From: Editor, ENN
Published November 5, 2014 03:10 PM

Can ocean acidification have a positive effect on corals?

A majority of recent reports highlights the negative effects of warmer water temperatures on corals. Because of increasing numbers of bleaching events, where corals become white resulting from a loss of their symbiotic algae, corals become stressed and can starve to death if the condition is prolonged.

However, researchers from Northeastern University's Marine Science Center and the University of Chapel Hill have found some slightly positive effects that moderate ocean acidification and warming can have on coral.

According to the research, the growth rate of one reef-building coral actually improved with moderate ocean acidification.

Justin Ries, an associate professor at Northeastern and one of the paper’s co-authors, focuses his research on the biological impacts of rising atmospheric carbon dioxide levels to organisms that would be greatly affected by ocean acidification. These organisms include those that build calcium carbonate shells and skeletons, such as coral, snails, and clams, which, unfortunately are already near the point of dissolving in some parts of the ocean.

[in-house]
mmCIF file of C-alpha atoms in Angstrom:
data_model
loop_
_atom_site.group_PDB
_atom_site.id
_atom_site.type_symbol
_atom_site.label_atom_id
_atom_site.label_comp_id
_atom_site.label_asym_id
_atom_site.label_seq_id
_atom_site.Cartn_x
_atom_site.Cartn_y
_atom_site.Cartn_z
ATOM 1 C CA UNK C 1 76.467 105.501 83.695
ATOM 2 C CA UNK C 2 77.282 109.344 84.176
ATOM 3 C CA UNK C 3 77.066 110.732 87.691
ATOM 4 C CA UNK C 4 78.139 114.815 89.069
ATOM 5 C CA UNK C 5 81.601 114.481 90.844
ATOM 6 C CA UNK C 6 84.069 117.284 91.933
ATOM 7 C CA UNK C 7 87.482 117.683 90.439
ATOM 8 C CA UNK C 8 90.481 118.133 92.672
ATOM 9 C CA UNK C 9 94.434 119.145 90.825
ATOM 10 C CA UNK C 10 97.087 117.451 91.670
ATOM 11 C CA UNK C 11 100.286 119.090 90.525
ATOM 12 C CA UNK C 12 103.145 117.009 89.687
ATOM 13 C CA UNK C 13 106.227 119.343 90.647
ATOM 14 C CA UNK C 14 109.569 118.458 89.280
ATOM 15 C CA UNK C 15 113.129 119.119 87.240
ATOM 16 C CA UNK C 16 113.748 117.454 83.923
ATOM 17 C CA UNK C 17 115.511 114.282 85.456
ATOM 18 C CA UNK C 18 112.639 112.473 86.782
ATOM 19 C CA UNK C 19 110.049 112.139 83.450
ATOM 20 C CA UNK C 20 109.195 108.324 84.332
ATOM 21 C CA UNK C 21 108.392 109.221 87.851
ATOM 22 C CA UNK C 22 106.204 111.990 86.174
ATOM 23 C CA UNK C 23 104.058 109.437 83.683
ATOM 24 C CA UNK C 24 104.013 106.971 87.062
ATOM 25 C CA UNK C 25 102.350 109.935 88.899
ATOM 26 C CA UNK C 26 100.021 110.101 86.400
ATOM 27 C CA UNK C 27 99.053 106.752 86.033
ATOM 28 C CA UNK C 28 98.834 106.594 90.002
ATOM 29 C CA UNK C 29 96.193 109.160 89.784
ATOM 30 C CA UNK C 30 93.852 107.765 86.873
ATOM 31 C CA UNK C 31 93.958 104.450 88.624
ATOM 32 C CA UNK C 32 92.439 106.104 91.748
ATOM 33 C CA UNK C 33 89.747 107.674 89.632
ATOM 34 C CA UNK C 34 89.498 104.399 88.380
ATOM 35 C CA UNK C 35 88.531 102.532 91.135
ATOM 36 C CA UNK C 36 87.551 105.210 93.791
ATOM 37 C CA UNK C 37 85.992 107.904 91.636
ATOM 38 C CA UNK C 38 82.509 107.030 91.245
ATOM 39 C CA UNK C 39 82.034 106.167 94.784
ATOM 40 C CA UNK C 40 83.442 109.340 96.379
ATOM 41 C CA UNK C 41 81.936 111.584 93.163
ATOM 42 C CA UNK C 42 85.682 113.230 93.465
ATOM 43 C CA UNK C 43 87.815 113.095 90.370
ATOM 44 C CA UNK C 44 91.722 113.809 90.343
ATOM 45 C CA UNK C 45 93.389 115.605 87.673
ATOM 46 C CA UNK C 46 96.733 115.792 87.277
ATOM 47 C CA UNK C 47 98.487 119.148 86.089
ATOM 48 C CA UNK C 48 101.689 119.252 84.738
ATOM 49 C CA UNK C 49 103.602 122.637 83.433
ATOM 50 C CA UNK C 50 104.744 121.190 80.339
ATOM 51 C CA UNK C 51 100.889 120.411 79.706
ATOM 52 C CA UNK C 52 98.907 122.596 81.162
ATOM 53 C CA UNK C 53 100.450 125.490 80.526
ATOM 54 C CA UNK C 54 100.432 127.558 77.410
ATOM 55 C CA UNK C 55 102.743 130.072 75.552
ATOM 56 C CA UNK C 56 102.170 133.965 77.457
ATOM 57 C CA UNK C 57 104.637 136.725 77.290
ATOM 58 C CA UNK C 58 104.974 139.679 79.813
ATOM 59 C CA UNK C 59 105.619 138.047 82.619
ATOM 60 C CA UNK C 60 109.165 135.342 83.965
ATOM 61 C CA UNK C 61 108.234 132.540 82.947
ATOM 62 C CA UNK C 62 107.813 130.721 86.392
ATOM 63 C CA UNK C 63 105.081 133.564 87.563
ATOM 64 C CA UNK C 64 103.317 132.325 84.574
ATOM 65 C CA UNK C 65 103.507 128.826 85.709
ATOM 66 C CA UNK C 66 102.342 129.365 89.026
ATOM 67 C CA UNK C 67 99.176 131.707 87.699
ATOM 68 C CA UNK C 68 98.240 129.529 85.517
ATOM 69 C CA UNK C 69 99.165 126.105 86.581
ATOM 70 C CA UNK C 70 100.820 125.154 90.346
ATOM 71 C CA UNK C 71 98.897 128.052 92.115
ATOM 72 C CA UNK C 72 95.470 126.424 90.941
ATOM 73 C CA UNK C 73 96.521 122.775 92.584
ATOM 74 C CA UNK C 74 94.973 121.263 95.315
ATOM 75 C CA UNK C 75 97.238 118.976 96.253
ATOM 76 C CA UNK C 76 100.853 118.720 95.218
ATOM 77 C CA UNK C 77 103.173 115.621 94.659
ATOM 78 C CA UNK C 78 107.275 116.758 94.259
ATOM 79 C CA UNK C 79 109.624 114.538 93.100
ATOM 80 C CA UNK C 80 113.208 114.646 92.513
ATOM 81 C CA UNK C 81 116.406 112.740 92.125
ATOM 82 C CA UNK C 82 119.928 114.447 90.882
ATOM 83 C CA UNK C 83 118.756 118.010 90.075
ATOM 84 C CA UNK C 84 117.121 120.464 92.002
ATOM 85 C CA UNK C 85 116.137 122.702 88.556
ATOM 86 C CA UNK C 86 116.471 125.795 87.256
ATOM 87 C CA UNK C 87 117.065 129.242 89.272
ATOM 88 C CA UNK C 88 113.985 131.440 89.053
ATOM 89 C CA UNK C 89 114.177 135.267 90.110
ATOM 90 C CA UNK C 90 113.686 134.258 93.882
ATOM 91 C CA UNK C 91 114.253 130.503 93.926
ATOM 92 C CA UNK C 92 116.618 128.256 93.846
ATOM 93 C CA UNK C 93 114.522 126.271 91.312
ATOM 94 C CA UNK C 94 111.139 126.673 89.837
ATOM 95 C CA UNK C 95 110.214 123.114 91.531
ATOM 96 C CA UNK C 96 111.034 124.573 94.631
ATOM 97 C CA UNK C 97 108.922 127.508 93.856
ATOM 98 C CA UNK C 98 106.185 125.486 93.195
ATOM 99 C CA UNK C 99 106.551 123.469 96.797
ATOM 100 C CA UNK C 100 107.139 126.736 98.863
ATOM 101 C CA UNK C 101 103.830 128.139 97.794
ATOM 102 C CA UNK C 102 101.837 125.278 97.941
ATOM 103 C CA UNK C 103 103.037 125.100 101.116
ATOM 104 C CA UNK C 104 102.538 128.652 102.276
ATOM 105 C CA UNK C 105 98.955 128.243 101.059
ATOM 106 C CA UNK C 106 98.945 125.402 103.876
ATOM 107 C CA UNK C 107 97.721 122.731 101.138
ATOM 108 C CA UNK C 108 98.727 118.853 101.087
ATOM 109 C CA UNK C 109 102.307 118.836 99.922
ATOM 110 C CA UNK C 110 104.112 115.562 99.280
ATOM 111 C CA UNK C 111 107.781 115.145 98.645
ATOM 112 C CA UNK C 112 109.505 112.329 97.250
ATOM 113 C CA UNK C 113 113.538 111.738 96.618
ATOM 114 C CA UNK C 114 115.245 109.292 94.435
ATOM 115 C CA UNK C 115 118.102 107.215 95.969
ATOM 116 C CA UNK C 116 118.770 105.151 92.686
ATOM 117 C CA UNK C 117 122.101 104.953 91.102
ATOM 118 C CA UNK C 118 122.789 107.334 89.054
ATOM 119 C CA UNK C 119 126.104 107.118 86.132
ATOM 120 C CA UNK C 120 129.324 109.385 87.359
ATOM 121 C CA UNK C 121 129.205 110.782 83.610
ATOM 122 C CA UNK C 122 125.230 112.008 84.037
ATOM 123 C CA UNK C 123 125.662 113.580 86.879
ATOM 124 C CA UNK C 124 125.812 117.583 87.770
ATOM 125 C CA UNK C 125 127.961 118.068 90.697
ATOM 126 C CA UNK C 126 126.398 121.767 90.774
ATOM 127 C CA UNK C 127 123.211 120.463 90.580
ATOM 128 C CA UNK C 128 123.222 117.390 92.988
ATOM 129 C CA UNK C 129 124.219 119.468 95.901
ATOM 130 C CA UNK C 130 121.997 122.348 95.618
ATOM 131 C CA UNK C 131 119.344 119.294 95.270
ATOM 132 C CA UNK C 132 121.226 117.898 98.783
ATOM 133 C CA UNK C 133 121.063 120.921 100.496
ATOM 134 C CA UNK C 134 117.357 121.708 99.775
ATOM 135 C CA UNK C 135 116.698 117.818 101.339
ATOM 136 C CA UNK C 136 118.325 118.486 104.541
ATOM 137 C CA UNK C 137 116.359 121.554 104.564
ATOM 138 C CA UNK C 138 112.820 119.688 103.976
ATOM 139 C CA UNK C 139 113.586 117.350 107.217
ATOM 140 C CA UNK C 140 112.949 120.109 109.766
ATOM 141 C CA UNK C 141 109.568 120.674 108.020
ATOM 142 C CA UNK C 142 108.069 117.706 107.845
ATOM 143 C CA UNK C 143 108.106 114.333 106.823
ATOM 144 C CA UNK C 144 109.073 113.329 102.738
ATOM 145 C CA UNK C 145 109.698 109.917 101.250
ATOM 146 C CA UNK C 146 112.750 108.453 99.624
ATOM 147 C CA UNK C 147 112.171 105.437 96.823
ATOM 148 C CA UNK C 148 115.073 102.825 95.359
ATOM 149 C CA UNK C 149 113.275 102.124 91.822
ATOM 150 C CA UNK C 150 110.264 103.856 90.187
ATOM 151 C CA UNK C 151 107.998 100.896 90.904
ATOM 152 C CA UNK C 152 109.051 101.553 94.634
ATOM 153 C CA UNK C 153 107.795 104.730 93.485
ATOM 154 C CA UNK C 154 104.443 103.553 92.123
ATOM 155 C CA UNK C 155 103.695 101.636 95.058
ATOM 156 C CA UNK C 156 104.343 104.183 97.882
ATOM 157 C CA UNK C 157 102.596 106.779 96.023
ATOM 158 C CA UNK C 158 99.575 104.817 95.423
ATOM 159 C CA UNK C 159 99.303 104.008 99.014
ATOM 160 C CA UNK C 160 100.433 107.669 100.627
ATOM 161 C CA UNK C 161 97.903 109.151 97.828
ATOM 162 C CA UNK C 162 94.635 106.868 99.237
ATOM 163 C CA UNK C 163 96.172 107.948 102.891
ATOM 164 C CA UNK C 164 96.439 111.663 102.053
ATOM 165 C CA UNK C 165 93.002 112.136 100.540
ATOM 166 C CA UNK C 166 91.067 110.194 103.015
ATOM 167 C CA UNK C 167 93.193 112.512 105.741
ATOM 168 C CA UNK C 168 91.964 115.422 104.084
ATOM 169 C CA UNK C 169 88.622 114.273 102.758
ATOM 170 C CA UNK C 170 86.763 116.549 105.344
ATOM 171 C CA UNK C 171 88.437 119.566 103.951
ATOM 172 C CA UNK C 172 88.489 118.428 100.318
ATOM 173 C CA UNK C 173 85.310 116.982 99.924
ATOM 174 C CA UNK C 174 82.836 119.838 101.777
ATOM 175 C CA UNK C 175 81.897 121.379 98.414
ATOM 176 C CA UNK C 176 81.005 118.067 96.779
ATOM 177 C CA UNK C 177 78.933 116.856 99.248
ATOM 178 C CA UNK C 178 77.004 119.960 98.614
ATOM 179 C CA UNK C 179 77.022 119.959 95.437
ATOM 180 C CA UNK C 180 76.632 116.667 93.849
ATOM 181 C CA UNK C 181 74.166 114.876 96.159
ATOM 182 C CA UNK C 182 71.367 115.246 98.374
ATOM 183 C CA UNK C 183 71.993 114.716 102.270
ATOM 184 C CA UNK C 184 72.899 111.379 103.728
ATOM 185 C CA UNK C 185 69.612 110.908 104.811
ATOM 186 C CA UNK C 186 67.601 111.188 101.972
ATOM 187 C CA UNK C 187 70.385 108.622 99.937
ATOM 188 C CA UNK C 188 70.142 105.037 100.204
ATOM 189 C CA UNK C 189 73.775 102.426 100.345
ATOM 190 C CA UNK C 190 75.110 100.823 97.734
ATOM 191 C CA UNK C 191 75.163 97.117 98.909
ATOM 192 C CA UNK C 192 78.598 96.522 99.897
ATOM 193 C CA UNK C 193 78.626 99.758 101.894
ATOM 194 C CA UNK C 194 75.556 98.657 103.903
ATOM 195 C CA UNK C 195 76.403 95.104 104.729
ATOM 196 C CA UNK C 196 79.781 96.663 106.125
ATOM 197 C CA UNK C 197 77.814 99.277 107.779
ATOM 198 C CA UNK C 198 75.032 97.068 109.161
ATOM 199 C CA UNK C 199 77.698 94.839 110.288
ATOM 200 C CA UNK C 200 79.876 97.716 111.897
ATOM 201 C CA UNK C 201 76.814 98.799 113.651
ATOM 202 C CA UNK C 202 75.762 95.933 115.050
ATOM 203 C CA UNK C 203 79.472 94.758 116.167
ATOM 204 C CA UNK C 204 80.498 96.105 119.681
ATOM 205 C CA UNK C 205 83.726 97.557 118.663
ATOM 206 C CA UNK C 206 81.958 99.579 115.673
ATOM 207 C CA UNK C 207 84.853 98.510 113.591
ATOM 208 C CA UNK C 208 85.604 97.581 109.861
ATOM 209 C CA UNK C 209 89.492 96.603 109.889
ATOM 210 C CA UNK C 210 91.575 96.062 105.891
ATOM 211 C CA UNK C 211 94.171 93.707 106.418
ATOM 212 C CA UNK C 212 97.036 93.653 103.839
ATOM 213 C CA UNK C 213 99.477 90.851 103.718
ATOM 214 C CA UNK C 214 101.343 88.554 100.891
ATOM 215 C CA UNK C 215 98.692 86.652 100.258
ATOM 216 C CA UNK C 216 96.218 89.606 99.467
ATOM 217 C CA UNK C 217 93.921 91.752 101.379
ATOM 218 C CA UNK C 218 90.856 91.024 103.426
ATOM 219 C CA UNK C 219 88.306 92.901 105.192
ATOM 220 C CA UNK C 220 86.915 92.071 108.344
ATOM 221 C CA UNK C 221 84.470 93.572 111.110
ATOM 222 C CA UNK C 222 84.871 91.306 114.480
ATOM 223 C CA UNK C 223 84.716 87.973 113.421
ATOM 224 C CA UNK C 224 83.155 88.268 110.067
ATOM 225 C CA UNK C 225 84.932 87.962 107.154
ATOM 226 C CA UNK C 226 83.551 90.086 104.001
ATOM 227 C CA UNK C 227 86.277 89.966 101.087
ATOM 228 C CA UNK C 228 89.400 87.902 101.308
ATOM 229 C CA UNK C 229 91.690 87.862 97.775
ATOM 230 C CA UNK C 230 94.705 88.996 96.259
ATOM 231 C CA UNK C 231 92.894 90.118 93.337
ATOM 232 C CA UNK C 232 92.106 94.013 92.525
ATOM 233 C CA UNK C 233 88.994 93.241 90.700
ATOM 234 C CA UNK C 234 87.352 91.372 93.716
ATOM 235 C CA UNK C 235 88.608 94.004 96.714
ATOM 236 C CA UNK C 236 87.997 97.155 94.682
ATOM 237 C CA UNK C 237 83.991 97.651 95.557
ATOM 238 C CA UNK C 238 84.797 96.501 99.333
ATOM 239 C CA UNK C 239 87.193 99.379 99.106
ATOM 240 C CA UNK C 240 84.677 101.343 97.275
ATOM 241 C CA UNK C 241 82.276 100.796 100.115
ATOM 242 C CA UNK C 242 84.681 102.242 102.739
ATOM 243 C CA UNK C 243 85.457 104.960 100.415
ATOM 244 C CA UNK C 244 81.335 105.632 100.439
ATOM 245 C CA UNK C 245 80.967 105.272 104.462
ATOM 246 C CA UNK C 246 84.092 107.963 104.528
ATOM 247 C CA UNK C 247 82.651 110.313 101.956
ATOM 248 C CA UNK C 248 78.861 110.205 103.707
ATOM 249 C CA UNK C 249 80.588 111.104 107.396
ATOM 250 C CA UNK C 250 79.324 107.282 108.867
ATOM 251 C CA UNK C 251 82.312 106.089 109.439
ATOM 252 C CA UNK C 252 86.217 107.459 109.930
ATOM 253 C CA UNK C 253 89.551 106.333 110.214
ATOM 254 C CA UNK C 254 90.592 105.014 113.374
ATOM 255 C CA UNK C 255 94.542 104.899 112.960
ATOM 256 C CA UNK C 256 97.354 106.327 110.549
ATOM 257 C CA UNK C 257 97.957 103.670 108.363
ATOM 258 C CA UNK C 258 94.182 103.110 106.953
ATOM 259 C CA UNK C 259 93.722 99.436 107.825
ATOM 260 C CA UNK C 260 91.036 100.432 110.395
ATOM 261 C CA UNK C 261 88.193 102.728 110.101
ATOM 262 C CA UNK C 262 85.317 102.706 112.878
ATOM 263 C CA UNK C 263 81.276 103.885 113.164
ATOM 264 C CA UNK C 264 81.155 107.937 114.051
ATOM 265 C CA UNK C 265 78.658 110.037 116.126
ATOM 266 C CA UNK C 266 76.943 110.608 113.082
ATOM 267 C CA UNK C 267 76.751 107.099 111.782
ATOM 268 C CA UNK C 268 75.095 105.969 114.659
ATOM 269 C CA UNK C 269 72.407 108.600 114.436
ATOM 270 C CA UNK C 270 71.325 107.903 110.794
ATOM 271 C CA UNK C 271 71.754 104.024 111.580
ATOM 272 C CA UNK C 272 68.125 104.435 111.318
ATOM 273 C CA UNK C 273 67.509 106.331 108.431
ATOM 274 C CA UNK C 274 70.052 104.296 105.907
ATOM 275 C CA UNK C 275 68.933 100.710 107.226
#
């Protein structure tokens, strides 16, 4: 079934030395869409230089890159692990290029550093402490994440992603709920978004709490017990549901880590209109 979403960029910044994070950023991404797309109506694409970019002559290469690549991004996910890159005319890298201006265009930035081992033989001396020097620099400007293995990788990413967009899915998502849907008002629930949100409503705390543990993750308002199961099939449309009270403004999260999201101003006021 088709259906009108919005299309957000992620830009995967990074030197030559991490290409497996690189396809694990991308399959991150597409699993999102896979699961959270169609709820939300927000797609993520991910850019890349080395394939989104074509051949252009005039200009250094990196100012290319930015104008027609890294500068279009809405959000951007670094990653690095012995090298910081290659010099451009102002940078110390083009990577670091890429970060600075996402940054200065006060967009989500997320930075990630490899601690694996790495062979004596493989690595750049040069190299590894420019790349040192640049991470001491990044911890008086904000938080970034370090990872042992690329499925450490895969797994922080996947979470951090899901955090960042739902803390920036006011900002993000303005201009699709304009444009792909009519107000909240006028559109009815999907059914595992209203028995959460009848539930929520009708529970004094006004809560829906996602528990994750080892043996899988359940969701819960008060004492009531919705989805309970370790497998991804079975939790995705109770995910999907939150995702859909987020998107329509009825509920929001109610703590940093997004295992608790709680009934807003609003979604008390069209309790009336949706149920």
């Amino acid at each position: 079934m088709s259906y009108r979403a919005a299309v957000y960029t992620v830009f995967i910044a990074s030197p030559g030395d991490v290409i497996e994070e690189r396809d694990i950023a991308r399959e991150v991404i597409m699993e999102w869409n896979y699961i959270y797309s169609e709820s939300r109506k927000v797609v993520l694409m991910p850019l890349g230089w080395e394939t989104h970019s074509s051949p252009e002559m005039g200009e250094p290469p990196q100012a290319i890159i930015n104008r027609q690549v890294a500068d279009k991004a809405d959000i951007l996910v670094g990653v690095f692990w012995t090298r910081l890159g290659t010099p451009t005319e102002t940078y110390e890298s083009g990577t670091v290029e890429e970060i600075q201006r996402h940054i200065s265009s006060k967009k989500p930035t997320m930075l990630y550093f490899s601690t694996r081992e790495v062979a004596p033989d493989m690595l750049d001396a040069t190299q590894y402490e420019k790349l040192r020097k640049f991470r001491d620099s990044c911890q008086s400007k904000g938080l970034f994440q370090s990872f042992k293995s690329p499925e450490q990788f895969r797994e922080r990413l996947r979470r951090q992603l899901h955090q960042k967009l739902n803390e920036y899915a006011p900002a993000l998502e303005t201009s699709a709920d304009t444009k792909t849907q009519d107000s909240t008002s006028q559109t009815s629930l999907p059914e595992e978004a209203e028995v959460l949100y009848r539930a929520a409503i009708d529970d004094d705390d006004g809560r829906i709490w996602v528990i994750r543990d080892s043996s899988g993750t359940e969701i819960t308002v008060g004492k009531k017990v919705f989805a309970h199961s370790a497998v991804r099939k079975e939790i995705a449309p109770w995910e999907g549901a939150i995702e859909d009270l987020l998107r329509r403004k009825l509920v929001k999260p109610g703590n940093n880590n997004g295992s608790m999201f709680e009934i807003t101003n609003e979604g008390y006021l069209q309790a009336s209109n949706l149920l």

However, the researchers have discovered a positive response to moderately elevated carbon dioxide. This can be attributed to the fertilization of photosynthesis within the coral’s algal symbionts, which may provide the coral with more energy for calcification even though the seawater is more acidic.

“The study showed that this species of coral (Sideratrea siderea) exhibited a peaked or parabolic response to both warming and acidification, that is, moderate acidification and warming actually enhanced coral calcification, with only extreme warming and acidification negatively impacting the corals,” Ries said. “This was surprising given that most studies have shown that corals exhibit a more negative response to even moderate acidification.”

According to projects from the Intergovernmental Panel on Climate Change, this study indicates that by the end of the century, ocean warming is likely to threaten this coral species more than acidification.

The work is published in the journal Proceedings of the Royal Society B: Biological Sciences.

Read more at Northeastern University.

Coral image via Shutterstock.

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